The high rate of serious neurologic disease seen among patients for whom a neurological consult was obtained may be partly due to the fact that some neurologists may have been called after a definitive diagnosis of a serious neurological disease had already been made (either clinically or through neuroimaging), or because some patients were felt to require admission to the hospital. Furthermore, rates of requests for neurological consultation varied significantly among emergency physicians, suggesting that there may be some degree of practice variation that may not be explained by differences in patient level characteristics. Nevertheless, given the overall rates, our findings suggest that when ED physicians request neurological consultation for patients with dizziness, neurologists should maintain a high index of suspicion for serious disease.
We observed a rate of CT use (28%) that was comparable to previous reports, but our rate of MRI use was unusually high (11%).8–10 For example, an analysis of 20 795 adults presenting with dizziness to a large, Northern California, integrated health program found that 27% had a head CT and 3.1% had a brain MRI.10 Similarly, a cross-sectional study using data from the National Hospital Ambulatory Medical Care Survey (NHAMCS) of patients given a final ED diagnosis of benign positional vertigo or acute peripheral vestibulopathy demonstrated that 28% of patients presenting in the early 2000s received neuroimaging (mostly CT, as only 0.6% had an MRI).9 This study also showed that the use of neuroimaging has rapidly increased over the past two decades, with utilization rates rising 169% from 1995 to 2004.9 The higher use of MRI in our cohort may be due to increased availability of these studies, a sicker patient population, or different practice patterns at UCSF, which is an academic, tertiary-care medical center and a certified primary stroke center.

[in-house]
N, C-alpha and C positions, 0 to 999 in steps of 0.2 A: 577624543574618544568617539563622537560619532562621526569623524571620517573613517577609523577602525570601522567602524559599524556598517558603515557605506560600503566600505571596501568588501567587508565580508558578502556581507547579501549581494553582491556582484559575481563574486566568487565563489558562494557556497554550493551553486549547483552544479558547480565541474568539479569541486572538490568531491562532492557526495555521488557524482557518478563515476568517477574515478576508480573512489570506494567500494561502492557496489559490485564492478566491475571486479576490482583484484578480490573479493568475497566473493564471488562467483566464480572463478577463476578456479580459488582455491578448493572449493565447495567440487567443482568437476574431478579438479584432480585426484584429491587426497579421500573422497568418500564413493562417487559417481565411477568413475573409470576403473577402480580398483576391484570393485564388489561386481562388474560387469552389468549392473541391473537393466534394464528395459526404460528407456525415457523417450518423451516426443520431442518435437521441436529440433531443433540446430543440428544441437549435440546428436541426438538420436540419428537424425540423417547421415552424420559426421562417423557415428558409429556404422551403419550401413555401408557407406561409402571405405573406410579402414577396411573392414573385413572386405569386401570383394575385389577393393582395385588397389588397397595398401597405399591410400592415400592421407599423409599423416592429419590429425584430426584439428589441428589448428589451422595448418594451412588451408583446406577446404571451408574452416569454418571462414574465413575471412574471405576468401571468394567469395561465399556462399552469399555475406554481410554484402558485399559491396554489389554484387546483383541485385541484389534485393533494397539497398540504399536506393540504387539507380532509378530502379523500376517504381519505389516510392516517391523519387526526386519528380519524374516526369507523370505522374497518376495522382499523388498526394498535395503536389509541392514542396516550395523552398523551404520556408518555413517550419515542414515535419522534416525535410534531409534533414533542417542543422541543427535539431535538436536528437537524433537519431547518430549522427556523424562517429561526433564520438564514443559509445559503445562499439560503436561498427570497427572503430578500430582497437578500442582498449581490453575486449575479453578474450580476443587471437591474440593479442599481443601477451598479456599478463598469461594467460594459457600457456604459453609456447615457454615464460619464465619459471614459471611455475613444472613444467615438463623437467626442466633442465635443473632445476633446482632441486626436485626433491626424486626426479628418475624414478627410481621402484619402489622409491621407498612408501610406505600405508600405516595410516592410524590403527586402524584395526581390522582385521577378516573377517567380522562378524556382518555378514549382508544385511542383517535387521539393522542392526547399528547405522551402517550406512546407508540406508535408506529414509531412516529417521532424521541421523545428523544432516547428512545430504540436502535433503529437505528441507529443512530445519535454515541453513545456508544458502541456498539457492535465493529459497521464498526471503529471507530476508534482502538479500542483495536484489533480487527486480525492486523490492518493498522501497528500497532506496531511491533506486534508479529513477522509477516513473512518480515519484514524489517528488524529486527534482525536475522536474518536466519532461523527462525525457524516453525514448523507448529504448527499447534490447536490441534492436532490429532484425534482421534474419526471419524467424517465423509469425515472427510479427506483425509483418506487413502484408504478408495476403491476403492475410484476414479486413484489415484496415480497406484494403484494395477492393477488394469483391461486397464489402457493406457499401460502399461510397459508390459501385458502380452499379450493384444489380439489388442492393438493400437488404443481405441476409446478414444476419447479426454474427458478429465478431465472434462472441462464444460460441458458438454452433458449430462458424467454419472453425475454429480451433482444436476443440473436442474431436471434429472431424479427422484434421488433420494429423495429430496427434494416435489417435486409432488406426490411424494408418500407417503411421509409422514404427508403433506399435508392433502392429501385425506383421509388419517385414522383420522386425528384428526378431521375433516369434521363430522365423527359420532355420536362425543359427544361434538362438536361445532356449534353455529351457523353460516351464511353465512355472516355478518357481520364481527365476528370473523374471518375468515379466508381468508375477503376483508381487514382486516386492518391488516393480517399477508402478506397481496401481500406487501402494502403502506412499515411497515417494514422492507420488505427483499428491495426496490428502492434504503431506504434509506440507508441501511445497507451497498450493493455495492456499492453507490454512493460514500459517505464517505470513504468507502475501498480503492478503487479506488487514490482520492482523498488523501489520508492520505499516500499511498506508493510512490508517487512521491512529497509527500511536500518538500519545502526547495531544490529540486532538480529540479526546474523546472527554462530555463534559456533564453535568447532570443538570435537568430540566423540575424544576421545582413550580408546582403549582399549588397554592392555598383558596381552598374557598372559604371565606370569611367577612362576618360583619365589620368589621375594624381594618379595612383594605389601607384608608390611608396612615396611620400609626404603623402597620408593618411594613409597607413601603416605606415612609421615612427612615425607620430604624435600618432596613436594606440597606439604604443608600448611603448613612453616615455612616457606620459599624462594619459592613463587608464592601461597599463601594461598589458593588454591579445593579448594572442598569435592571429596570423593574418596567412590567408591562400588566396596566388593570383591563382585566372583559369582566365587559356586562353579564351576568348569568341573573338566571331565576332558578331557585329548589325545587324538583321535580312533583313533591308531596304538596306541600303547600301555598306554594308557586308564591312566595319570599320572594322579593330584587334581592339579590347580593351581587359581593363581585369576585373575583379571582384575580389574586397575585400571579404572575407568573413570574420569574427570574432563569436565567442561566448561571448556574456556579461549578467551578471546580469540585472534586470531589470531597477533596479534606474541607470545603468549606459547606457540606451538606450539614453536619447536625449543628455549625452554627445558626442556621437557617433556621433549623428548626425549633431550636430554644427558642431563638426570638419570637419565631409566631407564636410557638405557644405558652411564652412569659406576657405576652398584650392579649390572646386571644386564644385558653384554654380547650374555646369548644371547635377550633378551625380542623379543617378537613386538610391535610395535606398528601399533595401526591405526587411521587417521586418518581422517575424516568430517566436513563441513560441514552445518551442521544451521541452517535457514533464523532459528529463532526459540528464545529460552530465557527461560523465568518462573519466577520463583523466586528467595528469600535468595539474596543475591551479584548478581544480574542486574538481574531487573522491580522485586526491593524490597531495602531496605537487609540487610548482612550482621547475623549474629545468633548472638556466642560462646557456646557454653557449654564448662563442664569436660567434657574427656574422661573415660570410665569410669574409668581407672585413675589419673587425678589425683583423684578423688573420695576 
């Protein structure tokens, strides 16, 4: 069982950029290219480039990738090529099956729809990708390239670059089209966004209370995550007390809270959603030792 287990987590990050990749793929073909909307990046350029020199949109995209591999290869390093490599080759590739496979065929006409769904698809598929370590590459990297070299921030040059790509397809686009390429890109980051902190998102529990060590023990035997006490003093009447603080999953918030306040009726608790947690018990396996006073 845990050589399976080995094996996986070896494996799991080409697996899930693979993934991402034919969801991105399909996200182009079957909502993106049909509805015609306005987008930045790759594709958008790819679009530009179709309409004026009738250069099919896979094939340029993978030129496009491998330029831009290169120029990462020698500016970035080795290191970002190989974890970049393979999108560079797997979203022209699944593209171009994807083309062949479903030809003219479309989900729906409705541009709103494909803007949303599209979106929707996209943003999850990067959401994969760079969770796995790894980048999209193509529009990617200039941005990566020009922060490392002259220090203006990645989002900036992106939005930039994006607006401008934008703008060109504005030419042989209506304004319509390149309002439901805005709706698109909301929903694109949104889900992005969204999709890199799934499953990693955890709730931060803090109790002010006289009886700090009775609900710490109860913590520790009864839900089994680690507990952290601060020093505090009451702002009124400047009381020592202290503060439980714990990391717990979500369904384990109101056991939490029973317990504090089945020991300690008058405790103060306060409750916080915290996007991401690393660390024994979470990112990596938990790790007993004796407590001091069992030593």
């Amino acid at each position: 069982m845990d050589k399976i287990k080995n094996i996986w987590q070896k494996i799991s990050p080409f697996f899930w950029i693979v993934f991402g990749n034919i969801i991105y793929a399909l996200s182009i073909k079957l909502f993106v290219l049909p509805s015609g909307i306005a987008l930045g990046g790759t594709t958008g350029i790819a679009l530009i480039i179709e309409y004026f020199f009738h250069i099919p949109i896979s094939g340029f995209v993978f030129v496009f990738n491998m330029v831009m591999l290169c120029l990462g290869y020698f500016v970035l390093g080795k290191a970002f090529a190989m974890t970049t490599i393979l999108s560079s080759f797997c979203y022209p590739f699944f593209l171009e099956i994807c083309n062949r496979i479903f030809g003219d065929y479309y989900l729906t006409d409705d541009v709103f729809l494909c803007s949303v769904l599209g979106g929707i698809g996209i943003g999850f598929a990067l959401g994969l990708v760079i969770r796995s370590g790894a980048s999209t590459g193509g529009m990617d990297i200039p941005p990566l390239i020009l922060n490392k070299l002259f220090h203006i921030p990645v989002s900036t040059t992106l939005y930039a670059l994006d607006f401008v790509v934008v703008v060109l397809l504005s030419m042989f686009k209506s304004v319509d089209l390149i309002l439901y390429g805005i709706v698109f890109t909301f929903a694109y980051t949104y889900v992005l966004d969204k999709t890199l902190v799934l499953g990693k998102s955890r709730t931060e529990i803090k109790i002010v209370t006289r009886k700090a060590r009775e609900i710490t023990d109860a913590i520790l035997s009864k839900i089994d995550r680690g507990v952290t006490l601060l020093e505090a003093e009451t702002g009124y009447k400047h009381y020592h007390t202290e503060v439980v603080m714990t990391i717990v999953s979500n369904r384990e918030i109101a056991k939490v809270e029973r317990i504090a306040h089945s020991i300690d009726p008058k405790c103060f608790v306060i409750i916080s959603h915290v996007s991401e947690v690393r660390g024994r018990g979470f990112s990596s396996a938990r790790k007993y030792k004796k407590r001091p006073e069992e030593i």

Previous studies on the yield of neuroimaging to evaluate dizziness have been conflicting and difficult to interpret. A Finnish study of 79 dizzy patients suspected to have central lesions based on clinical observations demonstrated etiological findings in 40% of MRIs and 29% of CTs.11 However, this study only included patients expected to have a serious neurological disease, and brain atrophy was considered a causal imaging finding for a substantial proportion of positive cases—7 of 17 CT findings and 5 of 13 MRI findings.11 If atrophy were removed as a relevant finding, then 17% of CT scans and 25% of MRIs would have revealed an etiological abnormality. A more recent prospective analysis of 200 patients with a chief complaint of acute dizziness or vertigo in a Buffalo ED found no acute abnormalities on CT imaging.12 However, these authors applied very strict eligibility criteria by excluding patients with focal neurological deficits, headache, or trauma.12 In our cohort, the yield of neuroimaging (particularly MRI) to evaluate dangerous causes of dizziness was modest but not altogether different from the diagnostic yield (14%) of chest CT to rule out coronary disease and pulmonary embolism for patients with acute chest pain, which is a symptom complex of similar frequency, resource utilization, and illness severity.13,14 Furthermore, there did not appear to be significant variation in the use of neuroimaging among physicians after adjusting for patient level factors; alternatively, we may not have had the statistical power to detect such variation.